booklet was written in an effort to better acquaint Franco-Americans
with their outstanding contribution to American life. Indeed,
it is partly up to Canadian historians to reveal this heritage
to French Canada’s often neglected and overlooked diaspora. For
too long, Franco-Americans have remained the "forgotten Americans."
This study seeks to help remedy this unfortunate oversight.
America’s past is at the crossroads of Canadian and American history.
As such, a brief survey of the growth of Franco-American communities
during the Civil War years and of French Canada’s role in the
United States’ most violent and costly conflict seemed a good
starting point for a more general reflection on the historical
place of French Canadians in America.
the whole, the events surrounding French Canada’s reaction to
and participation in the American Civil War also offer an ideal
example of the constant interplay between Canada and her great
neighbor. As the conflict drew thousands of adventuresome French
Canadians south, it also had a profound effect on the constitutional,
political, military and intellectual development of Canada. Truly,
the Civil War was a crucial event in Canadian history and should
be treated as such.
in the Civil War Era is the first booklet in a bilingual series
called "Études sur l’histoire des relations canado-américaines/Studies
in the History of Canadian-American Relations" that explores
various aspects of the historical relationship between Canada
and the United States. The series’ goal is to provide the reader
with a more holistic understanding of Canadian and American history.
as a Canadian historian, my research has convinced me that our
history cannot be studied in a vacuum. The writing of Canadian
history must acquire a continental dimension. For too long, Canadian
and American scholars have looked at the 49th parallel
as if it were something akin to the Great Wall of China. I would
argue for a more holistic or continental approach to Canadian
and American history. The simple realities of North America proscribe
isolationism. A quick glance at a physical map of our continent
will reveal far more north-south geographical convergences than
divergences. As such, our common border is, in a sense, nothing
more than an arbitrary line traced across our continent by nineteenth-century
diplomats. On a demographic level, Canada and the United States
have never been truly separate entities. The inhabitants of our
two great nations have constantly been on the move and have mingled
in a most remarkable way. Seventy years ago, about one American
in thirty-seven was of Canadian birth or parentage (almost one
in three in New Hampshire and a little more than one in four in
Maine) and roughly one Canadian in thirteen was of American birth
or parentage (around one in four in Alberta and one in five in
Saskatchewan).1 Moreover, our economies have been inextricably
linked since the mid-nineteenth-century. Finally, on a yearly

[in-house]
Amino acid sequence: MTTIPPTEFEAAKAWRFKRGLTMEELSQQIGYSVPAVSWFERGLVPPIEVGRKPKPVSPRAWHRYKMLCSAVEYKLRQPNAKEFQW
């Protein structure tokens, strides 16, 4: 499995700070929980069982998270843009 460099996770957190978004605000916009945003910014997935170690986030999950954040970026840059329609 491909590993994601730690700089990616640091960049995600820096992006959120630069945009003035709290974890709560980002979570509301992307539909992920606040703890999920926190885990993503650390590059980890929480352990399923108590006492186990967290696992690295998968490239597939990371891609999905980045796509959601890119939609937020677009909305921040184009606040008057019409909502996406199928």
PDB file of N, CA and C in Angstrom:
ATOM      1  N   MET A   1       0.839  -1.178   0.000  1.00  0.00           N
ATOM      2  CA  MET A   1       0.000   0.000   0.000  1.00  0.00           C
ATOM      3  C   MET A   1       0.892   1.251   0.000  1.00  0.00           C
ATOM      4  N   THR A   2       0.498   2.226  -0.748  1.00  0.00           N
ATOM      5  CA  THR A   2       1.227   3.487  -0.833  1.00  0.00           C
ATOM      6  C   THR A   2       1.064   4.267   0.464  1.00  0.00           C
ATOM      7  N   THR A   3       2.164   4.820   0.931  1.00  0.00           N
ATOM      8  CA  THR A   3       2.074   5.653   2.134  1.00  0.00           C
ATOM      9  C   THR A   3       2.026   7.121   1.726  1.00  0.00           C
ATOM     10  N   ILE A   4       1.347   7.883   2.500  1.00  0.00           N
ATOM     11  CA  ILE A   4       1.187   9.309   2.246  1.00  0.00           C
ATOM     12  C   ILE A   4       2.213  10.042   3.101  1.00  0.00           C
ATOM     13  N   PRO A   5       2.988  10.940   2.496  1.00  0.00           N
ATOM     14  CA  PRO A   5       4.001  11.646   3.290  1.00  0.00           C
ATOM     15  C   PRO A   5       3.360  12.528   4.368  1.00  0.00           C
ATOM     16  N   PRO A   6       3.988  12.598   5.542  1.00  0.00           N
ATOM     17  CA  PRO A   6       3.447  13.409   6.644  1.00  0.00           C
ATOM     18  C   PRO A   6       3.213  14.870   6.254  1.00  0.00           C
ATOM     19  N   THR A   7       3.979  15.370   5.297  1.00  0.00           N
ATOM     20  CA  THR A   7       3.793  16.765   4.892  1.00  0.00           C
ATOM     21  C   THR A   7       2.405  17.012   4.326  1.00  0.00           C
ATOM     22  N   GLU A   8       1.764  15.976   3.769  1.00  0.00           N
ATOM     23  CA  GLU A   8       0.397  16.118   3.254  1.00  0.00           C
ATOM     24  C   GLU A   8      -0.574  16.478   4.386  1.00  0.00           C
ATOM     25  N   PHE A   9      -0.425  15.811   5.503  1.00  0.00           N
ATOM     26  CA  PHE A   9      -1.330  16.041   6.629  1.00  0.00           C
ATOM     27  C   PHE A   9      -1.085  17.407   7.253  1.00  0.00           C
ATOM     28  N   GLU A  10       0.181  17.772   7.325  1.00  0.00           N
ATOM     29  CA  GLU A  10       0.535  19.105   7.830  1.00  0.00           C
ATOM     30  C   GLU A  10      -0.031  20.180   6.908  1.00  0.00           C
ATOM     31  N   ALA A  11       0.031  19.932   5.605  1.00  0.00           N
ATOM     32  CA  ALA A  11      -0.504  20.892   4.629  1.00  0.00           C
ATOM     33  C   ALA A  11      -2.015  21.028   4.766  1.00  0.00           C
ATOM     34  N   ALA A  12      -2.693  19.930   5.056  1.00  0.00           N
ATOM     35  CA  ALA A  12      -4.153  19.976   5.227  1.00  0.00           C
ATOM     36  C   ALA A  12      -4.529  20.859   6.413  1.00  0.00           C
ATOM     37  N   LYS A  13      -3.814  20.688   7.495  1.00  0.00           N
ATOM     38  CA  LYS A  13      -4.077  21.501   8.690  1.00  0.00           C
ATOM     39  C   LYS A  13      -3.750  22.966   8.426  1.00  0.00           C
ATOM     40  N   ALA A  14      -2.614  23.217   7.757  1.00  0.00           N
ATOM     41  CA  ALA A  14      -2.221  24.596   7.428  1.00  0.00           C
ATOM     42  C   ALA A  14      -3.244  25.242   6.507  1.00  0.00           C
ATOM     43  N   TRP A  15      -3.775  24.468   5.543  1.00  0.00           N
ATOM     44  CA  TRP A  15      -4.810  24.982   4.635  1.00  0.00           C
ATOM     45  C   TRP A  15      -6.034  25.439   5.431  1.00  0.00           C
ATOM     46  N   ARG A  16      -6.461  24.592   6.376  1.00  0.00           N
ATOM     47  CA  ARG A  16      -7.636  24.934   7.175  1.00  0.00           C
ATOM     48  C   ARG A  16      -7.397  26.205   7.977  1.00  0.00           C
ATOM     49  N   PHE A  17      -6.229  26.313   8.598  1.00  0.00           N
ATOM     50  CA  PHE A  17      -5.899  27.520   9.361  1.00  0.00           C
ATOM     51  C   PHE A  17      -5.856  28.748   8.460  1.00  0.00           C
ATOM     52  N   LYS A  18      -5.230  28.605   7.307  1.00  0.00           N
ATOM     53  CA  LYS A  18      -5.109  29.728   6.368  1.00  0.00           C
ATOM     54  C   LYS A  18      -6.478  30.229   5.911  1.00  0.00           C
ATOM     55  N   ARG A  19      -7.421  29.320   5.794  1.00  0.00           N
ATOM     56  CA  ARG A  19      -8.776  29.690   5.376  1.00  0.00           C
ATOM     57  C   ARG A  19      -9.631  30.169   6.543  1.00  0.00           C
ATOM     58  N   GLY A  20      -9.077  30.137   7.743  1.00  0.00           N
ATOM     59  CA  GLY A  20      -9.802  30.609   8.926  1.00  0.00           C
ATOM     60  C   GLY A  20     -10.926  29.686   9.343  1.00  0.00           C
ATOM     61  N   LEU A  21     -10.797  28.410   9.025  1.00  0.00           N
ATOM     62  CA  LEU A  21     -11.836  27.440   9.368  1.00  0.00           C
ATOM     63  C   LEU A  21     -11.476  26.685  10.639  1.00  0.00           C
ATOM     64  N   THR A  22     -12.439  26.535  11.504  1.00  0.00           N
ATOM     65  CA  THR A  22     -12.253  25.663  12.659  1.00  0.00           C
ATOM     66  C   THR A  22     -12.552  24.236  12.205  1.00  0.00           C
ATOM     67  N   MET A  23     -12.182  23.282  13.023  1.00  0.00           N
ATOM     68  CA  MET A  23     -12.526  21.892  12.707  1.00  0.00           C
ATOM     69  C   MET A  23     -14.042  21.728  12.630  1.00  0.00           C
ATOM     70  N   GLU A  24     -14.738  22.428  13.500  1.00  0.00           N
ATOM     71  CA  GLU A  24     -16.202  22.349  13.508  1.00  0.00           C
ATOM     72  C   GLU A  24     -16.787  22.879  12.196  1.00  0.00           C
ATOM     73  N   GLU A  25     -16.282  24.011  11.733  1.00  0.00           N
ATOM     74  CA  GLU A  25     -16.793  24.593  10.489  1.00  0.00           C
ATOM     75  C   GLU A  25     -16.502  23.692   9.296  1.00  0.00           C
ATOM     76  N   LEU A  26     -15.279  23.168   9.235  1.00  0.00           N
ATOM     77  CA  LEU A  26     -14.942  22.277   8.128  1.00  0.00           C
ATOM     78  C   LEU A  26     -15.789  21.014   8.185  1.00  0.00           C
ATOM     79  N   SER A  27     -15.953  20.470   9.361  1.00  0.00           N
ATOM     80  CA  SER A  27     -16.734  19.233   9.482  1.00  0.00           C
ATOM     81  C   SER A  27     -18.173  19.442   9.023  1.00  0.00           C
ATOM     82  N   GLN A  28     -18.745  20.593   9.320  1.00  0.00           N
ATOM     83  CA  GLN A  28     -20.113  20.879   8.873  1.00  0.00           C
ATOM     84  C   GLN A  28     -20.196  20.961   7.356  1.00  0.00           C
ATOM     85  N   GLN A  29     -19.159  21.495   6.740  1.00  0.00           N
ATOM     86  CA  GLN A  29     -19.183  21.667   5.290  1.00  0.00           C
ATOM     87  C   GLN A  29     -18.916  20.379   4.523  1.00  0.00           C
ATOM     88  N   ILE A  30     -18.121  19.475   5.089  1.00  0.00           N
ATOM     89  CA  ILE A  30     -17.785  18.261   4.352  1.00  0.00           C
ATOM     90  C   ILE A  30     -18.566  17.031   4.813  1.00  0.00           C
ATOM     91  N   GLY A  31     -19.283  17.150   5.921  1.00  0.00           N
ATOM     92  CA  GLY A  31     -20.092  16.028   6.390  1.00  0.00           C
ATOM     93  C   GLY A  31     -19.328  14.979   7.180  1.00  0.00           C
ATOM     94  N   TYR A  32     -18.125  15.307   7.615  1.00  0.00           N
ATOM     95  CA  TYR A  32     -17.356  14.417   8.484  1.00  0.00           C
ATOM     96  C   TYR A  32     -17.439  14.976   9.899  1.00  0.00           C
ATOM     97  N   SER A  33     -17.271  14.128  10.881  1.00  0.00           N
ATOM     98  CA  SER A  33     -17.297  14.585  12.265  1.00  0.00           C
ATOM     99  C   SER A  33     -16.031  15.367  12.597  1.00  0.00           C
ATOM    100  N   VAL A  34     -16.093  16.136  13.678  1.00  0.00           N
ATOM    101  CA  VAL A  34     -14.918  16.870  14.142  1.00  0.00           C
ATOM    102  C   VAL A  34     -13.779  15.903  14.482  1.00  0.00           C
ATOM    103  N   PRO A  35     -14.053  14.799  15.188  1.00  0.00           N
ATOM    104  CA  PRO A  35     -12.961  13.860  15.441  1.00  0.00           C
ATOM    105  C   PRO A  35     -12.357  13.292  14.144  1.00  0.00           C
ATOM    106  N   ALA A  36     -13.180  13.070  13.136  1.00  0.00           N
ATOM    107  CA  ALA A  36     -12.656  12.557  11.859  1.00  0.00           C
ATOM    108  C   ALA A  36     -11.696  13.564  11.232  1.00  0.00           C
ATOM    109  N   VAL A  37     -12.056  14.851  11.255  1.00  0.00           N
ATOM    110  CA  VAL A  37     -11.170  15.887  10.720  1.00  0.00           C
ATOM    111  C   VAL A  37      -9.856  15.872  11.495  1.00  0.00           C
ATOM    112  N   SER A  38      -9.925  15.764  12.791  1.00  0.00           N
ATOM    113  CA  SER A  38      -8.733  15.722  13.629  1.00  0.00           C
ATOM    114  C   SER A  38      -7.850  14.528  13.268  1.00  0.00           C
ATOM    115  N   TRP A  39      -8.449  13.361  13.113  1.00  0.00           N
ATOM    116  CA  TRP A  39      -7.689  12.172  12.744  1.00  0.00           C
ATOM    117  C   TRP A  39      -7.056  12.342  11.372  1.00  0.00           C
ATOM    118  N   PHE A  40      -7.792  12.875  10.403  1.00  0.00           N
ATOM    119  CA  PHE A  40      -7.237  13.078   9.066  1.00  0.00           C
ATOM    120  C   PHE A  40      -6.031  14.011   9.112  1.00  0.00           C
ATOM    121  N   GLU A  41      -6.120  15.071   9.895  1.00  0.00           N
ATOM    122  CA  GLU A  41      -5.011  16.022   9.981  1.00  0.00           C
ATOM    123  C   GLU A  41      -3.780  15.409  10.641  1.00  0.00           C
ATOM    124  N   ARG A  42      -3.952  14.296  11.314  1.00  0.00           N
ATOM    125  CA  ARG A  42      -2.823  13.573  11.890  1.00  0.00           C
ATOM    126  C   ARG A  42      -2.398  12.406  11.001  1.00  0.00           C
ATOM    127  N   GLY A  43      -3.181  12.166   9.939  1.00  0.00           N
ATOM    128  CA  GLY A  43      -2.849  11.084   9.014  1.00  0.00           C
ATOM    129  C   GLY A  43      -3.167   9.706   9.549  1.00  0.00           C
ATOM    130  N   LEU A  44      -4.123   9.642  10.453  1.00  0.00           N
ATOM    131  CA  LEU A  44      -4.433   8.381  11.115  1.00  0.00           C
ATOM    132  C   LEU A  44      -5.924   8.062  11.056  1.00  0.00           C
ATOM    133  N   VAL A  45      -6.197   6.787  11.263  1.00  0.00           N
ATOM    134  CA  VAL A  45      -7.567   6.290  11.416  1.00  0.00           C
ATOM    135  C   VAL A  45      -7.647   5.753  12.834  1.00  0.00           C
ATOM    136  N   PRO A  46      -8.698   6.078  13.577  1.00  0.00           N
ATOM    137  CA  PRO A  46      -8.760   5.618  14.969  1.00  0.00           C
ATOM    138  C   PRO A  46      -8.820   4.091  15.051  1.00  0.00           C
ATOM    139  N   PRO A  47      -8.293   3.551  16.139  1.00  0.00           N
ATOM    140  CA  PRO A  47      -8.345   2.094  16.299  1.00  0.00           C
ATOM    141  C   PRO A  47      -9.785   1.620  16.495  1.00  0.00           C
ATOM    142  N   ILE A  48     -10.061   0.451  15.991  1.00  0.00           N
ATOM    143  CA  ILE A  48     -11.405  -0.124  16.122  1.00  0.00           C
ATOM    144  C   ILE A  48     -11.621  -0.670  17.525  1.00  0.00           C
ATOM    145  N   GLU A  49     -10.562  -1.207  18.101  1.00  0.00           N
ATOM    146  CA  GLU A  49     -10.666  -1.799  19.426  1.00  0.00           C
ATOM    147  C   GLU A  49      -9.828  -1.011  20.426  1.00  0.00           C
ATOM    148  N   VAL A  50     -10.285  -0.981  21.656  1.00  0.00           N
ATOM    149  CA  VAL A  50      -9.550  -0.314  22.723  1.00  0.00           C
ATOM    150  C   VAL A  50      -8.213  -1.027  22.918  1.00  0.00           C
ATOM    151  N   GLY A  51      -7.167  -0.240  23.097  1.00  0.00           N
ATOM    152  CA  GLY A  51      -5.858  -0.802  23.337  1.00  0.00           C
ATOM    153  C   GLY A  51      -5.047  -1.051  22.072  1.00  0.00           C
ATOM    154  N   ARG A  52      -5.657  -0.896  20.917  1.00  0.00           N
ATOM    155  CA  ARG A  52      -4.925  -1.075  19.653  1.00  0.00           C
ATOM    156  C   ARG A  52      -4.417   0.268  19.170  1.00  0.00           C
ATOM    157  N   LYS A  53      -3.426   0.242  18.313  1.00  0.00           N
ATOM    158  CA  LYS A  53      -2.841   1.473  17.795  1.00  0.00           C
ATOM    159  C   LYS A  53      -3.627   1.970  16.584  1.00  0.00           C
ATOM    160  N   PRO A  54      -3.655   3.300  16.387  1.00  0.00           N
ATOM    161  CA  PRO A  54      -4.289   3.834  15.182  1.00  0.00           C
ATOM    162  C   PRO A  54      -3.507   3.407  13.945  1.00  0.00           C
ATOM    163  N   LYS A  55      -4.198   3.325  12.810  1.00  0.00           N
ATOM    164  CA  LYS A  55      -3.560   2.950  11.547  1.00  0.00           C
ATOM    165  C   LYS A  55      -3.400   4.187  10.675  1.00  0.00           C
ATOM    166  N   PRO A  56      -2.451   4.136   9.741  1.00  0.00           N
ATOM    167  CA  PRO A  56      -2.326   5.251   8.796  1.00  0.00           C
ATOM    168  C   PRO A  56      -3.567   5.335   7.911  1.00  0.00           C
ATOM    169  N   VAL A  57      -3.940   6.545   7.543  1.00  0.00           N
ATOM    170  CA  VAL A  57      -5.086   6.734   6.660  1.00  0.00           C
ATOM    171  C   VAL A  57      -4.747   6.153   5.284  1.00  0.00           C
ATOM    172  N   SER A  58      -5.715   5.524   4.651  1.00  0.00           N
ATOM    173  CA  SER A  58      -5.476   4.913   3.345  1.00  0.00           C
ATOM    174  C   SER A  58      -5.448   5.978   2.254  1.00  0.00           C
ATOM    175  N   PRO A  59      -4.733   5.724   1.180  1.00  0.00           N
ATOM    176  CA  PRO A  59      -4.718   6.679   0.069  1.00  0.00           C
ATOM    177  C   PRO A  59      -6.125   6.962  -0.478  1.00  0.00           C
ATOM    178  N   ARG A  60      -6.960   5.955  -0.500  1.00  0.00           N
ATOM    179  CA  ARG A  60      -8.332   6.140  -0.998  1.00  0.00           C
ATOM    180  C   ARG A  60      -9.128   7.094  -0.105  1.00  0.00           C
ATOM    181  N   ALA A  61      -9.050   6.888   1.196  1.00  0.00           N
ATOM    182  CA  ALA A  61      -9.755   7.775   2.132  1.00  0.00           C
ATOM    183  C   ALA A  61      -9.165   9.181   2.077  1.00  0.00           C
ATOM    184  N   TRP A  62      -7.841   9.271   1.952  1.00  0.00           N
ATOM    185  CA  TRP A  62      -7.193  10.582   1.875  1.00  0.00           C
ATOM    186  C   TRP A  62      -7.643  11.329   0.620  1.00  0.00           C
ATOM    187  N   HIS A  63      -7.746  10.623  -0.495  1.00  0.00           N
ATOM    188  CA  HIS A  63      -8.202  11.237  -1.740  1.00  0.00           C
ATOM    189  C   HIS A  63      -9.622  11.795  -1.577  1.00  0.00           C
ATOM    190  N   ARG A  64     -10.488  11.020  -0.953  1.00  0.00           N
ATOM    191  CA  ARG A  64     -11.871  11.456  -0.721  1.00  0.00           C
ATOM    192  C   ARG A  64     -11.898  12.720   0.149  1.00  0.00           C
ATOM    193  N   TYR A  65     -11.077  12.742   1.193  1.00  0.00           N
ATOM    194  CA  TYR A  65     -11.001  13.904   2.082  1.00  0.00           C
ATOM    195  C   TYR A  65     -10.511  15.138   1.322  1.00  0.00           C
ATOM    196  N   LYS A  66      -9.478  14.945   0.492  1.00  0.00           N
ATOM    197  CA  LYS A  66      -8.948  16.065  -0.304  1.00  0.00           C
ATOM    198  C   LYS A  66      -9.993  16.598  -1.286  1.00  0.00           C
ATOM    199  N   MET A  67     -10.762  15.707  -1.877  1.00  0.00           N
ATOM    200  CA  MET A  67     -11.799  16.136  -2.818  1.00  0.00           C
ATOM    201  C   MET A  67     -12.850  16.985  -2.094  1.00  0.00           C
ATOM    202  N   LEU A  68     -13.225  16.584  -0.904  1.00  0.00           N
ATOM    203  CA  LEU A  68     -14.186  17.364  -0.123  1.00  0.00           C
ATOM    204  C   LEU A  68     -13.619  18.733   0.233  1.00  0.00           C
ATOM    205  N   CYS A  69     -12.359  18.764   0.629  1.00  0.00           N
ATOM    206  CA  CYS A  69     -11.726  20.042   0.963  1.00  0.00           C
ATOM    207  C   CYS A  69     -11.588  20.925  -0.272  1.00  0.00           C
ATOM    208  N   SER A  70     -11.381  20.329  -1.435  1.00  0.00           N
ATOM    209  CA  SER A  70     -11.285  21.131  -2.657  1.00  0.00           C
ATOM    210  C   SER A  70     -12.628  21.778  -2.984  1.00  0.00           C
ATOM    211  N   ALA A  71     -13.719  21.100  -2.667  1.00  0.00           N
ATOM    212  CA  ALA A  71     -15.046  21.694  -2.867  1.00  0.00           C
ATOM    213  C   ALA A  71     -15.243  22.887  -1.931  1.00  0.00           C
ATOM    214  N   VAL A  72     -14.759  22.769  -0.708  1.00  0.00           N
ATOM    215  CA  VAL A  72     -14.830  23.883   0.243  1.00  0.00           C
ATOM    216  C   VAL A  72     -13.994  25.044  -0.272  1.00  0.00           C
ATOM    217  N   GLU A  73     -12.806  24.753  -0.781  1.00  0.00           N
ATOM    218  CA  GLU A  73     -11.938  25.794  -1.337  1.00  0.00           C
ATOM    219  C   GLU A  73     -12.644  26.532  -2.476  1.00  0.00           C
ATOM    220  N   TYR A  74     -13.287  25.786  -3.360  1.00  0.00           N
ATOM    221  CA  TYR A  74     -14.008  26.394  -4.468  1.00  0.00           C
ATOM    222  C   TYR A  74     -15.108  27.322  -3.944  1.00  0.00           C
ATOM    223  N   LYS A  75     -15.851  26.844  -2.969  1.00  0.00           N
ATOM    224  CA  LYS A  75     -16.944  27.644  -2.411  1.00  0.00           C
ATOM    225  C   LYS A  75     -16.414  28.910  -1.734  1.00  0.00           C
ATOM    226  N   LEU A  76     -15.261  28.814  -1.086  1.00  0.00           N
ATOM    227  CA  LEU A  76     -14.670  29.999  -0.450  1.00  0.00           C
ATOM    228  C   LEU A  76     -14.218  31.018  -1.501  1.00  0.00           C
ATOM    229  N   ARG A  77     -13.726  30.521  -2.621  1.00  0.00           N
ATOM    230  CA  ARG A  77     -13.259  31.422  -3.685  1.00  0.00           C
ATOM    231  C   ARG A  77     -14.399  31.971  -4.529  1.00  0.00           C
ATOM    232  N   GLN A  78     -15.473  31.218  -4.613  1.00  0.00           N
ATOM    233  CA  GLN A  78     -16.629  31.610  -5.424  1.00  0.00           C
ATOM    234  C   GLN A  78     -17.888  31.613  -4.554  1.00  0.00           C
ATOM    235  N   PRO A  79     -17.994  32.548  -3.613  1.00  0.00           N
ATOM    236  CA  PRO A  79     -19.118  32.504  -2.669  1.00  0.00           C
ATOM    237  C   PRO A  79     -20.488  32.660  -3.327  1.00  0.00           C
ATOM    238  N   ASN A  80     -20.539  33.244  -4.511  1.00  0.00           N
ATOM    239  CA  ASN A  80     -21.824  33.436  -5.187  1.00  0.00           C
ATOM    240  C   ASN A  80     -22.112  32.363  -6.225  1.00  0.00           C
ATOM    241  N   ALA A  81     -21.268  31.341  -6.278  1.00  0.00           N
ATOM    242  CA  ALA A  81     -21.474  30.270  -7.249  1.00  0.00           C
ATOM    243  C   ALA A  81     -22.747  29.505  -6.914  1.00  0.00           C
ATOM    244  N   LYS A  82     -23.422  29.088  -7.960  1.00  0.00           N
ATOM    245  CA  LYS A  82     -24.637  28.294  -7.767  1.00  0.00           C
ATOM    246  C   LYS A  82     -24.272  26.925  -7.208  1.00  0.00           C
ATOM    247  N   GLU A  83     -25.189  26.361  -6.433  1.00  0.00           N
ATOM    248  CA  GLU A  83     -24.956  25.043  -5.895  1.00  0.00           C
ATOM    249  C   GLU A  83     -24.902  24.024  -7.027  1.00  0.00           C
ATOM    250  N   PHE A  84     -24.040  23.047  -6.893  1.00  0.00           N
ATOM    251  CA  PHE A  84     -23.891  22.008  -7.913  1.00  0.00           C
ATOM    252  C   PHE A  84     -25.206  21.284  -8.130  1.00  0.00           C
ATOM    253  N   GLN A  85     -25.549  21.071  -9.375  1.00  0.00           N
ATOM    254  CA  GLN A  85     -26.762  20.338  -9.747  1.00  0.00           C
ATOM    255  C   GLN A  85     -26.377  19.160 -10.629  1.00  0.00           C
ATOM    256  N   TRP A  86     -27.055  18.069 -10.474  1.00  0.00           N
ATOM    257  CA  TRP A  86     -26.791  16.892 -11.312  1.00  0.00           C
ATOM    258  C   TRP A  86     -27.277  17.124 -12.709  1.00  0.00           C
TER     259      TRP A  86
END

basis, millions of tourists cross our shared border.
despite the tremendous attraction of the United States, Canada
has remained independent. In a way, Canada exists in defiance
of continentalism. Indeed, it is entirely clear to me that Canada’s
greatest achievement has been to resist the cultural, social,
demographic, economic and geographic forces that bind our two
nations together and remain a separate political entity.
the sake of clarity and continuity, I have decided to use a certain
number of anachronisms in this booklet. During the 1860s, the
term Franco-American did not yet exist. Nonetheless, I have used
"Franco-American" instead of "French Canadian living
in the United States" for obvious reasons. "Quebec"
and "Ontario" are used to describe what was then known
as the Canadian sections of Canada East and West. "Canada"
is used for what was in fact the Province of Canada, which contained
the most settled areas of the present day provinces of Quebec
and Ontario. "British North America" is used in reference
to the totality of the British colonies and possessions in North
America as they stood in 1861 (Newfoundland, Nova Scotia, Prince
Edward Island, New Brunswick, the Province of Canada, Vancouver
Island, British Columbia, Rupert’s Land, and the North West Territories).
study has benefited from the criticism and encouragement of several
scholars. My mother, Janice Kelly-Bélanger and father,
Professor Claude Bélanger of Marianopolis College (Montreal),
commented on an early draft and offered a great deal of encouragement.
Professors Desmond Morton, Gil Troy and Brian Young of McGill
University and Professor Pierre Trépanier of the Université
de Montréal have also provided me with useful and perceptive
comments. My colleague Michel Ducharme offered pertinent and constructive
criticism. I would also like to thank Antoine Godin and Dominique
Foisy-Geoffroy for their invaluable technical assistance. This
study was made possible by a graduate fellowship granted by the
McGill Institute for the Study of Canada.